Catholic Church “Might Review” A Questionnaire Following McCarrick Report
Following the explosive report released yesterday into the crimes of disgraced ex-Cardinal Theodore McCarrick, most of our questions revolved around “what changes will the Catholic Church make to prevent this from happening again?” However, one of the few answers offered by Church sources is less than encouraging.
According to Sr. Sharon Euart, described by the National Catholic Reporter as “a noted canon lawyer who is the executive director of the Resource Center for Religious Institutes,” has suggested that Catholic officials “might review” a questionnaire that is aimed to garner feedback about prospective prelates. To us, this is a ludicrous suggestion and yet another example of why Church officials cannot police themselves. Does anyone really think that a serial abuser like McCarrick went undetected for decades because an internal Church survey apparently does not include the question "is he an abuser?"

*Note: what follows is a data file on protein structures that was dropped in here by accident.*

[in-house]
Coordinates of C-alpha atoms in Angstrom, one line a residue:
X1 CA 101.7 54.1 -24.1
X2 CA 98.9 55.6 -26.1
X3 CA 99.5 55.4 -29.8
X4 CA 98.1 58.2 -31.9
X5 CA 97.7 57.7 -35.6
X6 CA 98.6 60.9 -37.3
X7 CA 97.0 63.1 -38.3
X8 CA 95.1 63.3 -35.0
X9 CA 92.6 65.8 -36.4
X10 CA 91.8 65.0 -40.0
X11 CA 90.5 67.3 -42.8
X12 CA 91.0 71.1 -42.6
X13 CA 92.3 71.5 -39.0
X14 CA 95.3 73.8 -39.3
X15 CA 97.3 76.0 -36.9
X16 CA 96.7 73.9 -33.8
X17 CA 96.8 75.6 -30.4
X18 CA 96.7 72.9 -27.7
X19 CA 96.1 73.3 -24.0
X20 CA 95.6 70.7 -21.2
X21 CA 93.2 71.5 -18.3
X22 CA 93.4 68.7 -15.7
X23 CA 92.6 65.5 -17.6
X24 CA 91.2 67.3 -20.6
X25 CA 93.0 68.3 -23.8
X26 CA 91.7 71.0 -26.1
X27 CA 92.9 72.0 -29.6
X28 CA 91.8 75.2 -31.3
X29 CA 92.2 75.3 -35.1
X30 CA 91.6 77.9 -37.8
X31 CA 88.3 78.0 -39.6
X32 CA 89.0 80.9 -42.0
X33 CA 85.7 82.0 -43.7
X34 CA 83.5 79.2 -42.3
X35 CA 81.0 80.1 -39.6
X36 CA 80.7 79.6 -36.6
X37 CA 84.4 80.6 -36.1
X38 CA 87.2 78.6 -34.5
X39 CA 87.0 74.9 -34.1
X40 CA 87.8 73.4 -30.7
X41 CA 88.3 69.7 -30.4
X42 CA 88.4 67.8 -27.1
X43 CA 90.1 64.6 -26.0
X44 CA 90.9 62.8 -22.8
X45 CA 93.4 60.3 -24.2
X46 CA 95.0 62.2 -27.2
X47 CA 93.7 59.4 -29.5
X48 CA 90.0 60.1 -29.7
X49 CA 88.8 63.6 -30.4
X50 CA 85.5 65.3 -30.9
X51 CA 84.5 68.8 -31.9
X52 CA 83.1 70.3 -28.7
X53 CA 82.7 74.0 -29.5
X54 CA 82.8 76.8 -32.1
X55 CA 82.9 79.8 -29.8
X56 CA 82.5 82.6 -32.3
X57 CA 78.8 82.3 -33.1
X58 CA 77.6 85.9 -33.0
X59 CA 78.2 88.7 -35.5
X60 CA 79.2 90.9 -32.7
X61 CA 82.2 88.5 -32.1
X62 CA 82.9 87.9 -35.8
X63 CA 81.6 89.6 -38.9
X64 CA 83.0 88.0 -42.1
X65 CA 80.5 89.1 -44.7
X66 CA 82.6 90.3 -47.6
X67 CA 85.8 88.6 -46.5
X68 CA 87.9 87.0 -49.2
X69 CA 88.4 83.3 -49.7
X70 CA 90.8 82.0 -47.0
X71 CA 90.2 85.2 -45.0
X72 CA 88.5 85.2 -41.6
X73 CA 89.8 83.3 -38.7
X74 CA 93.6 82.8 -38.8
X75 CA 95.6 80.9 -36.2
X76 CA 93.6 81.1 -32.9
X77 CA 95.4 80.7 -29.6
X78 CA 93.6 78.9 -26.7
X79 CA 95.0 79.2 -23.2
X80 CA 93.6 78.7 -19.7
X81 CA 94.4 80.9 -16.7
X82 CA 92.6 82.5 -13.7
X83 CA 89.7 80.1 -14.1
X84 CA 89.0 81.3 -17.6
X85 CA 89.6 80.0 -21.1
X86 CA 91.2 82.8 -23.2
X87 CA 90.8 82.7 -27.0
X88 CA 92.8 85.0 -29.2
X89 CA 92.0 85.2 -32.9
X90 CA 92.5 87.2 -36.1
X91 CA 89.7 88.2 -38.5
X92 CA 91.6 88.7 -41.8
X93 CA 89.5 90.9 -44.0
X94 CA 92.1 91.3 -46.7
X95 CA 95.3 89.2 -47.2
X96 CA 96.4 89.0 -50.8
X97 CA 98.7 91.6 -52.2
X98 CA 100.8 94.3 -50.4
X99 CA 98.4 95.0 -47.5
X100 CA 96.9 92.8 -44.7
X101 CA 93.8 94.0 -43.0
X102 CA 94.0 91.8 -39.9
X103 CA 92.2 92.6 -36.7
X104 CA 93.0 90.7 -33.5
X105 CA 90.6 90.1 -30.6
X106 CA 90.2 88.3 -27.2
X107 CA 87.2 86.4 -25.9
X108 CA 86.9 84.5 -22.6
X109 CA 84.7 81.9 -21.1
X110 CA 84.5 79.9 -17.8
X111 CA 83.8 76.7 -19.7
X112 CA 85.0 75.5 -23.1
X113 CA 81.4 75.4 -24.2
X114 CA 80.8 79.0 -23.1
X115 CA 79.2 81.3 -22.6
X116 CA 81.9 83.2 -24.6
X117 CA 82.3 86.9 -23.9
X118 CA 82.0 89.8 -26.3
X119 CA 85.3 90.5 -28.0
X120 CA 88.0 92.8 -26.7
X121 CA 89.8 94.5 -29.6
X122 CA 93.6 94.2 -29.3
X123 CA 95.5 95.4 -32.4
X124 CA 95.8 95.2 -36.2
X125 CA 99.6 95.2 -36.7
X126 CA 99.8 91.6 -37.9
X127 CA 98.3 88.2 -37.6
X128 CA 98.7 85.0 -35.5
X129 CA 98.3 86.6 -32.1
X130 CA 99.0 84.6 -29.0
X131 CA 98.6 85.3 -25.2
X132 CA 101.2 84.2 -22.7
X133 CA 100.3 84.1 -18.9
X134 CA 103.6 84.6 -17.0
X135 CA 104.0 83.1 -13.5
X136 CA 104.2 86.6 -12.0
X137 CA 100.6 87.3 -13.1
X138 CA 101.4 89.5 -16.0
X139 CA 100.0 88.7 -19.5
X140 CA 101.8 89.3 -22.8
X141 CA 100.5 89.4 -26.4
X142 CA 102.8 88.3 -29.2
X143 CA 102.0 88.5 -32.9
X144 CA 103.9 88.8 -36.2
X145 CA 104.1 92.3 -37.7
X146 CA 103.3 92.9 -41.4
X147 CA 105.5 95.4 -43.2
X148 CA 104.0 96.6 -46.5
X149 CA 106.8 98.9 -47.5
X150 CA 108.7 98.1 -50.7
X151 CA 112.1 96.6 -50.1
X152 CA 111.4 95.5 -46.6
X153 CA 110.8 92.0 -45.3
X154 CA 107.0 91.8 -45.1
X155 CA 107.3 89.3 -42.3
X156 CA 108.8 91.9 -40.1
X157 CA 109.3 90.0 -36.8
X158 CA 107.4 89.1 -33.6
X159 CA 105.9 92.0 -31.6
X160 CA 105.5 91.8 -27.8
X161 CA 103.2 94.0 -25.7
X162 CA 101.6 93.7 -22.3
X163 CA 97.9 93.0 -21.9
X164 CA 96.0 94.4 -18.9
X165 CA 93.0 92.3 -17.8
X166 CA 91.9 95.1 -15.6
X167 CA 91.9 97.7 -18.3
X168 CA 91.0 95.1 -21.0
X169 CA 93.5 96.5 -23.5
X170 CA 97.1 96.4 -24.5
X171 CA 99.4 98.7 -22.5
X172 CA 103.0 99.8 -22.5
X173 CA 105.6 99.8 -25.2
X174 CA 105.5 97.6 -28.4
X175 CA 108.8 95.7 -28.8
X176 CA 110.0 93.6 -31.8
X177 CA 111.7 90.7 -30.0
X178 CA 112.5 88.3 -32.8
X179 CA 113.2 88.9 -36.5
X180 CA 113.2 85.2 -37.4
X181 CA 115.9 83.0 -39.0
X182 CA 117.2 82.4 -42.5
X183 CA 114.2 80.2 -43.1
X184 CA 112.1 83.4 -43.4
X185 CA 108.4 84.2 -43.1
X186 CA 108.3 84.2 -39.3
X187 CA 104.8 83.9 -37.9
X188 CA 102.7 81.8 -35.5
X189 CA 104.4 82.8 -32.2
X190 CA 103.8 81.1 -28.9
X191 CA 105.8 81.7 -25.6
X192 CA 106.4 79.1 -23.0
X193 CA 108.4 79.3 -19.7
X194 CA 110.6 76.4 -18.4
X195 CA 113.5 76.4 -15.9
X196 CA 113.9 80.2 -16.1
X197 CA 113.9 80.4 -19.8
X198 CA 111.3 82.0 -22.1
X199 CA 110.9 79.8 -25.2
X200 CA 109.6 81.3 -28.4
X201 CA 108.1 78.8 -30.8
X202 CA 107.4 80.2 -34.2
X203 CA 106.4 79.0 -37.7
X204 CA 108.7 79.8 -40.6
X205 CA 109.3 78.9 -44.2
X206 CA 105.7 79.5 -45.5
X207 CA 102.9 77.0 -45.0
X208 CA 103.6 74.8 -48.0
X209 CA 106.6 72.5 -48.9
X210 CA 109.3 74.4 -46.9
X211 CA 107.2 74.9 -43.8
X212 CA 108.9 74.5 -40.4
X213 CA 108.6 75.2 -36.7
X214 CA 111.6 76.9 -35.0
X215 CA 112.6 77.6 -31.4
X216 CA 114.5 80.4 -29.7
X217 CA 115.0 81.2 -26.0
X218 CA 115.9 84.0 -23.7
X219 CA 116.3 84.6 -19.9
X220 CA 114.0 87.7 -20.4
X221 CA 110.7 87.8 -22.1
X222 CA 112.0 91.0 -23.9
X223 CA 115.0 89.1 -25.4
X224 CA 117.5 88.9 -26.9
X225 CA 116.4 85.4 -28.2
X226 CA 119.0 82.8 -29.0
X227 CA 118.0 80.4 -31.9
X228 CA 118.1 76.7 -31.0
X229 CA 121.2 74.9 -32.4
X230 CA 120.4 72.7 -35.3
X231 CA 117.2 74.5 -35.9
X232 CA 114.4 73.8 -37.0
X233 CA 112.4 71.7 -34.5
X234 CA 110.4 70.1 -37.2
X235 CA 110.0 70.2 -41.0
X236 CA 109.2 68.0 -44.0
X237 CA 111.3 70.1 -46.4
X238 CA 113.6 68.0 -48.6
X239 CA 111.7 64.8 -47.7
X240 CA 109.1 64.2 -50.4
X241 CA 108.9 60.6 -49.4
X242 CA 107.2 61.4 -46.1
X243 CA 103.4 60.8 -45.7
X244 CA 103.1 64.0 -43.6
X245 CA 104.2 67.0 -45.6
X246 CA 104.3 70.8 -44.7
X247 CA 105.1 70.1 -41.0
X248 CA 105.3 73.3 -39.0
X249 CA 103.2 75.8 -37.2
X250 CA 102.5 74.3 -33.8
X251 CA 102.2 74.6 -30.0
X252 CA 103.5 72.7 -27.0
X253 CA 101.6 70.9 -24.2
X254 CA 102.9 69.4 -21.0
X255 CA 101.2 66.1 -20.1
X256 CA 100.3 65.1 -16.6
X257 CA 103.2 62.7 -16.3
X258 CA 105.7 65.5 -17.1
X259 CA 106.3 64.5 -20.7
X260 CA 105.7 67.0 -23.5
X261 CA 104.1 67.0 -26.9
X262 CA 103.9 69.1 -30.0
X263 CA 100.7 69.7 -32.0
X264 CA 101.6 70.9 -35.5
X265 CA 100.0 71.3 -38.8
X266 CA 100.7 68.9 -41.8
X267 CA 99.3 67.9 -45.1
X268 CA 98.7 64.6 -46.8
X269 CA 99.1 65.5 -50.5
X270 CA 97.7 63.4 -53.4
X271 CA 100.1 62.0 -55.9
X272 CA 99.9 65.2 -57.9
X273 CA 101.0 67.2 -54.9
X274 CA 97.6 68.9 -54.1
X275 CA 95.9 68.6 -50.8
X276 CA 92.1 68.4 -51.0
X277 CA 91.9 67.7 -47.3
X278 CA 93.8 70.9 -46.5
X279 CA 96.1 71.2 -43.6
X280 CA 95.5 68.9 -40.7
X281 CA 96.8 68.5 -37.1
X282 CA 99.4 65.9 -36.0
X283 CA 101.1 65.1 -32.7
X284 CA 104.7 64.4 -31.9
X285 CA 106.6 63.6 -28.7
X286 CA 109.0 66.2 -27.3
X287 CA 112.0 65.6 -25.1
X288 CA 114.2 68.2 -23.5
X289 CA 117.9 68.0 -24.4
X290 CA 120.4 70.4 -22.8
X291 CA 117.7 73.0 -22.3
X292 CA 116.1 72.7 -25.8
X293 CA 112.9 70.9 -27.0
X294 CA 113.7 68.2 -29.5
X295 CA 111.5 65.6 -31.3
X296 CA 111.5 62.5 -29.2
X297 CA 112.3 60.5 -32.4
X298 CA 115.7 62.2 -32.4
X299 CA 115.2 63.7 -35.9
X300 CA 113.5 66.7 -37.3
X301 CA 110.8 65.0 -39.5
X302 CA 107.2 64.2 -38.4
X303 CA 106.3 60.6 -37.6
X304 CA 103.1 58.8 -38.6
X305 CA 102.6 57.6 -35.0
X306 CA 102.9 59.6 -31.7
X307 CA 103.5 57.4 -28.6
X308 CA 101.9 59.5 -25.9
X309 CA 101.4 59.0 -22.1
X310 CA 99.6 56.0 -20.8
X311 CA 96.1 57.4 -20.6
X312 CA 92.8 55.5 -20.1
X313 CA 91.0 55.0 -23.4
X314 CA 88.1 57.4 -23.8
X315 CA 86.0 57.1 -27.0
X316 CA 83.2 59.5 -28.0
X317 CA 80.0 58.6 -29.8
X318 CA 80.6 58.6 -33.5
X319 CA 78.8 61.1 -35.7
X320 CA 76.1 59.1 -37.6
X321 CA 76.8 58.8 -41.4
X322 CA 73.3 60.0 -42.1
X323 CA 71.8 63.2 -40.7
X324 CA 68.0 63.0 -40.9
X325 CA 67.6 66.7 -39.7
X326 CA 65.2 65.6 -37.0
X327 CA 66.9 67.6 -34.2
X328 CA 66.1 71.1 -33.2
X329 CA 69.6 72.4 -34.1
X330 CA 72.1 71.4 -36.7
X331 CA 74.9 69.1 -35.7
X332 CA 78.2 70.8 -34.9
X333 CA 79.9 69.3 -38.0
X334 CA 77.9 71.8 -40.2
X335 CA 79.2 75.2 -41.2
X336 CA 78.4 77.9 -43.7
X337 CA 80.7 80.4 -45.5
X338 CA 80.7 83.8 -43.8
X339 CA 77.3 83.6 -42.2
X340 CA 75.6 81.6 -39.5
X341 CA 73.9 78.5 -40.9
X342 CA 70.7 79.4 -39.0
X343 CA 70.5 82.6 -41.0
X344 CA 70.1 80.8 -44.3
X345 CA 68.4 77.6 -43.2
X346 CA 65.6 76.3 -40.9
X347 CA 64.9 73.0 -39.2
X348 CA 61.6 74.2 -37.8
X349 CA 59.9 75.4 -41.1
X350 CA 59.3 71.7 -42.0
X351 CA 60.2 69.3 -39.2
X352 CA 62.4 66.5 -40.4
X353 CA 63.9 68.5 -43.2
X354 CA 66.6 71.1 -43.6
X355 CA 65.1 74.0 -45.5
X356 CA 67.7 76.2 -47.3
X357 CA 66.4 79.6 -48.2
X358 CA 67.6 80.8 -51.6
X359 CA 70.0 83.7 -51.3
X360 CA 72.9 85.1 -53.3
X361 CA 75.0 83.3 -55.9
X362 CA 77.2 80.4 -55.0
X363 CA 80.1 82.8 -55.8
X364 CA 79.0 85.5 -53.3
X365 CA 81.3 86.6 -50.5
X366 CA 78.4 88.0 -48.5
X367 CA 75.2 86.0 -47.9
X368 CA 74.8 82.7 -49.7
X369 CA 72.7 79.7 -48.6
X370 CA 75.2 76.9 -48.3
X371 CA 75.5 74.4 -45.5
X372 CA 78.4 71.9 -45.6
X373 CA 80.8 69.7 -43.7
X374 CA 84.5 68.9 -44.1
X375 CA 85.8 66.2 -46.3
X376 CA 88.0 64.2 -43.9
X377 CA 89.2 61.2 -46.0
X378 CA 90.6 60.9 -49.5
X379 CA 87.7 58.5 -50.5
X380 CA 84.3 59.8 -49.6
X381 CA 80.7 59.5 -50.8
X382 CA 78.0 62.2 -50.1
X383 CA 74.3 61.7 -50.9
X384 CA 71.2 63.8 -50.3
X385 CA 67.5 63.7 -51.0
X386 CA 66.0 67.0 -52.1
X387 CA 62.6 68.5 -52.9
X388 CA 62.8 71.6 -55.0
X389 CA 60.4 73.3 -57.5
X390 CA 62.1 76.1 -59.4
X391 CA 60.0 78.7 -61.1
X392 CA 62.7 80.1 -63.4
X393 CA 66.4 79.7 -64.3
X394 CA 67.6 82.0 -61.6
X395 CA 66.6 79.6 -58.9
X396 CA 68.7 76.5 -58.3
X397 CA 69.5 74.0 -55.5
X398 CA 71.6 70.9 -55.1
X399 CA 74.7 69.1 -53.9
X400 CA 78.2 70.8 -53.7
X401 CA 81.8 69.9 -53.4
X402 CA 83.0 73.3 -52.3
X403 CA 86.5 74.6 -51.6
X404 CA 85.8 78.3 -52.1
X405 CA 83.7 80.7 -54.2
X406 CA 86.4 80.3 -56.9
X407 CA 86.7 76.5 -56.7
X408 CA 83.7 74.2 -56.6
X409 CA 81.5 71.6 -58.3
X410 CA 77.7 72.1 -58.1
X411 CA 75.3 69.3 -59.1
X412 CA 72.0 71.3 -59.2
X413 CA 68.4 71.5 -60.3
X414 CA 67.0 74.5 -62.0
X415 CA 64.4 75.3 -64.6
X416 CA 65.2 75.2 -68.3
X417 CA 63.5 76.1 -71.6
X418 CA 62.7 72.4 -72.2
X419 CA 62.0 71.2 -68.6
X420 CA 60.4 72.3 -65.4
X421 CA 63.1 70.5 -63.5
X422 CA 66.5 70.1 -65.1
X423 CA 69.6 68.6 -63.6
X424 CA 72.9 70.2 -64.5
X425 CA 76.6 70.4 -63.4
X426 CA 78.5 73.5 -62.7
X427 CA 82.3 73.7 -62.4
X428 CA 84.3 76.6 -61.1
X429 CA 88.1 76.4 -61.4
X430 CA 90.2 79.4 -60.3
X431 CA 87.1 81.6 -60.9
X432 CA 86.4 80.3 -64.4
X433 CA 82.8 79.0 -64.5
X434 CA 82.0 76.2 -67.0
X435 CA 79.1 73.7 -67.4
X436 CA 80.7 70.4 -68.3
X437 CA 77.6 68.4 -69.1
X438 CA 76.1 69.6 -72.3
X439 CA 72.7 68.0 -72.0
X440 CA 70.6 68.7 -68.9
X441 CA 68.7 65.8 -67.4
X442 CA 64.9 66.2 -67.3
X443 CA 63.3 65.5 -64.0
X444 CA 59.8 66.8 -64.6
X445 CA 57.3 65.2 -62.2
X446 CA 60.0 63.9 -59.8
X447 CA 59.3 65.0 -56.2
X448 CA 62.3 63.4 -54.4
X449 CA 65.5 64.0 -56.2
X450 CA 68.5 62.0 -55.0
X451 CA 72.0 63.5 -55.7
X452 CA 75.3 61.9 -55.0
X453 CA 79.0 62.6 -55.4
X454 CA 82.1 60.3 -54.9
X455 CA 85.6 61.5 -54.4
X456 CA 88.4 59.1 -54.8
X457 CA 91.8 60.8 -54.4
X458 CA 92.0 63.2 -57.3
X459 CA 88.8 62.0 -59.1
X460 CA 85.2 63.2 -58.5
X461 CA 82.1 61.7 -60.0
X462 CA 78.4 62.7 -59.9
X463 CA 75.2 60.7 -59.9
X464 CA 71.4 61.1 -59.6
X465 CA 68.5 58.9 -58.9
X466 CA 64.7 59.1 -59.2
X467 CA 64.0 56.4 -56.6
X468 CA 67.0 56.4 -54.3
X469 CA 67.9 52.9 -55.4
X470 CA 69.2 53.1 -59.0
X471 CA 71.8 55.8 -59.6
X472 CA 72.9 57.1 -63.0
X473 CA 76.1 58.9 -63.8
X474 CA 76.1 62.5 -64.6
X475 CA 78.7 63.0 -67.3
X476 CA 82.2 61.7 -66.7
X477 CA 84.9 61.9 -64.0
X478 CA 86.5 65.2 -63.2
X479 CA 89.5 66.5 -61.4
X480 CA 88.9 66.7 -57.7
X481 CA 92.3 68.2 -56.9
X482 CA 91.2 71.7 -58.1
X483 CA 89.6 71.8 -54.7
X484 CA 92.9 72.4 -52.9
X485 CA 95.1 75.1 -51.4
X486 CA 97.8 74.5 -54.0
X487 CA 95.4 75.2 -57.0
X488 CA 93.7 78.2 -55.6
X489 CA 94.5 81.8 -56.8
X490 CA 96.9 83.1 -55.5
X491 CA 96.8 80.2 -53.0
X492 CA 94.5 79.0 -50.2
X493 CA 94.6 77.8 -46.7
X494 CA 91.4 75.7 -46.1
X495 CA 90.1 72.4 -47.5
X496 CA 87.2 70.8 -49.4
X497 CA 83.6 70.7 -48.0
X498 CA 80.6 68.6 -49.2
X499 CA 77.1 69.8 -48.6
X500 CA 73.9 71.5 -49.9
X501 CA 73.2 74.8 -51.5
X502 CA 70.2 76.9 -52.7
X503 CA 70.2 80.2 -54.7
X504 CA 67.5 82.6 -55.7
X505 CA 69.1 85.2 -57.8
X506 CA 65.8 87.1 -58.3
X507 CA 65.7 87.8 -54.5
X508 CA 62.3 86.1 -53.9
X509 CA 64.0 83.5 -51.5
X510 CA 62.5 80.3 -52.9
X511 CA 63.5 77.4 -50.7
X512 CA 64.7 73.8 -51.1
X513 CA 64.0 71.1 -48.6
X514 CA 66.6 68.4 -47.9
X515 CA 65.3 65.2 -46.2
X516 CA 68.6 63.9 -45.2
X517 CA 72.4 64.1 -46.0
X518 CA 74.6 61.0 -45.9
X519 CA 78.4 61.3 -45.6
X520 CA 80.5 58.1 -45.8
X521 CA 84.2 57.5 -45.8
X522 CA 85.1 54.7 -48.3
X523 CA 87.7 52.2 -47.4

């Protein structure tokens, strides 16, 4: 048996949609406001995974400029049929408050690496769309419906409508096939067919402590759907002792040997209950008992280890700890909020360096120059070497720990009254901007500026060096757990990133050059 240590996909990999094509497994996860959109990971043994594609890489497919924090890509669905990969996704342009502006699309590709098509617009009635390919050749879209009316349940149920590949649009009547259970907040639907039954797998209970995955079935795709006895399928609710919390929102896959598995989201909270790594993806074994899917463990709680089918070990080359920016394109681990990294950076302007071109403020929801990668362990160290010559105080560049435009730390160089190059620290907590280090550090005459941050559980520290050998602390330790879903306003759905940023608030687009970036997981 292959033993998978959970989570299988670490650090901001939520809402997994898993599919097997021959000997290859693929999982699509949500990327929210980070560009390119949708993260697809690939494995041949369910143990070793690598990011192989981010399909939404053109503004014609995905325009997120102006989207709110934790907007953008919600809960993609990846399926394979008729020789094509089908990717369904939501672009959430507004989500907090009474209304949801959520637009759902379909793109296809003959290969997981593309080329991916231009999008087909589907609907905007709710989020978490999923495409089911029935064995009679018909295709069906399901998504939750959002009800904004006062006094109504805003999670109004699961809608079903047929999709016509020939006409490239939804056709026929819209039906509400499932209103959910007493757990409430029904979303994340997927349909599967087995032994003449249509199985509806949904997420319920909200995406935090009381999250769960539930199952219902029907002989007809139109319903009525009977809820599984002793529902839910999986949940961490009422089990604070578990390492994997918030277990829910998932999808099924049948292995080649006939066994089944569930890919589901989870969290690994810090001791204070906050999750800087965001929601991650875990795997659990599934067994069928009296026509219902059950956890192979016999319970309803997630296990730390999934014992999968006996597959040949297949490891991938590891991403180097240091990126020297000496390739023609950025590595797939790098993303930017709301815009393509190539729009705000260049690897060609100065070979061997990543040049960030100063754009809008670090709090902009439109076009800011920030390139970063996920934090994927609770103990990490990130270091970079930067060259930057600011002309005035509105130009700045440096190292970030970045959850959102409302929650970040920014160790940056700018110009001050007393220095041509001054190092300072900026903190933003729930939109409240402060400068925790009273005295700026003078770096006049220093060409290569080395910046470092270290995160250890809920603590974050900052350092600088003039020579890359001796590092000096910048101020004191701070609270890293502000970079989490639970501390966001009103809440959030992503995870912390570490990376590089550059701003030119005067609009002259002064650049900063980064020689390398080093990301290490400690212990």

This information could be helpful, but policies and procedures are only as good as those who enforce them. It was not a questionnaire that allowed McCarrick’s rise, but the active decisions by men who knew him to ignore what they heard from other sources, put their blinders on, and choose to believe a personal friend instead of multiple other people who had nothing to gain by lying.
Data collection will not prevent another McCarrick. What would is taking steps to fire or demote clerics and prelates who enable abusers. There is no deterrent in the Catholic Church today because history has shown that men who toe the company line and stay quiet about abuse are promoted and praised. Change must be aimed at this culture of secrecy first, and we think that public removals would mean far more than private answers on a questionnaire.
CONTACT: Zach Hiner, SNAP Executive Director (email@example.com, 517-974-9009)
(SNAP, the Survivors Network, has been providing support for victims of sexual abuse in institutional settings for 30 years. We have more than 25,000 survivors and supporters in our network. Our website is SNAPnetwork.org)